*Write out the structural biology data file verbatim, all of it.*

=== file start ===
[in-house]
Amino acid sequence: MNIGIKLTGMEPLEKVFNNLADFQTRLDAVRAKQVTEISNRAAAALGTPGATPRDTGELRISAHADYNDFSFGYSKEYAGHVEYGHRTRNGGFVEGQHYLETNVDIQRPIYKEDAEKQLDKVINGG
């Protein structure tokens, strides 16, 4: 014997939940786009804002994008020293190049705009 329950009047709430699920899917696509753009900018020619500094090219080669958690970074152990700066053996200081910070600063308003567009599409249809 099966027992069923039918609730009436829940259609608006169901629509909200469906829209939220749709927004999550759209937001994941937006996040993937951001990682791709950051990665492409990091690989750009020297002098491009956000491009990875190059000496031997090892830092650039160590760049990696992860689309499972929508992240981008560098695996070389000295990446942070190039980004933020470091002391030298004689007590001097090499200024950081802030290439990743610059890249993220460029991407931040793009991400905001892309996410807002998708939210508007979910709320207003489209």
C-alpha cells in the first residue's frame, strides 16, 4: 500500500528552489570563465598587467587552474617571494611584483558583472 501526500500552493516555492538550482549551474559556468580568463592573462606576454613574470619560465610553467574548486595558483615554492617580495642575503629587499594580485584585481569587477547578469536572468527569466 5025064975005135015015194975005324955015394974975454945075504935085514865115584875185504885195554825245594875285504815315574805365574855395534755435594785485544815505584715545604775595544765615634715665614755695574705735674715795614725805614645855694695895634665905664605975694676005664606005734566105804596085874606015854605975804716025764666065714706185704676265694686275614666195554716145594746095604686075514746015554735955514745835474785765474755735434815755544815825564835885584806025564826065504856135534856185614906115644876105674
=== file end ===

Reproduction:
[in-house]
Amino acid sequence: MNIGIKLTGMEPLEKVFNNLADFQTRLDAVRAKQVTEISNRAAAALGTPGATPRDTGELRISAHADYNDFSFGYSKEYAGHVEYGHRTRNGGFVEGQHYLETNVDIQRPIYKEDAEKQLDKVINGG
């Protein structure tokens, strides 16, 4: 014997939940786009804002994008020293190049705009 329950009047709430699920899917696509753009900018020619500094090219080669958690970074152990700066053996200081910070600063308003567009599409249809 099966027992069923039918609730009436829940259609608006169901629509909200469906829209939220749709927004999550759209937001994941937006996040993937951001990682791709950051990665492409990091690989750009020297002098491009956000491009990875190059000496031997090892830092650039160590760049990696992860689309499972929508992240981008560098695996070389000295990446942070190039980004933020470091002391030298004689007590001097090499200024950081802030290439990743610059890249993220460029991407931040793009991400905001892309996410807002998708939210508007979910709320207003489209």
C-alpha cells in the first residue's frame, strides 16, 4: 500500500528552489570563465598587467587552474617571494611584483558583472 501526500500552493516555492538550482549551474559556468580568463592573462606576454613574470619560465610553467574548486595558483615554492617580495642575503629587499594580485584585481569587477547578469536572468527569466 5025064975005135015015194975005324955015394974975454945075504935085514865115584875185504885195554825245594875285504815315574805365574855395534755435594785485544815505584715545604775595544765615634715665614755695574705735674715795614725805614645855694695895634665905664605975694676005664606005734566105804596085874606015854605975804716025764666065714706185704676265694686275614666195554716145594746095604686075514746015554735955514745835474785765474755735434815755544815825564835885584806025564826065504856135534856185614906115644876105674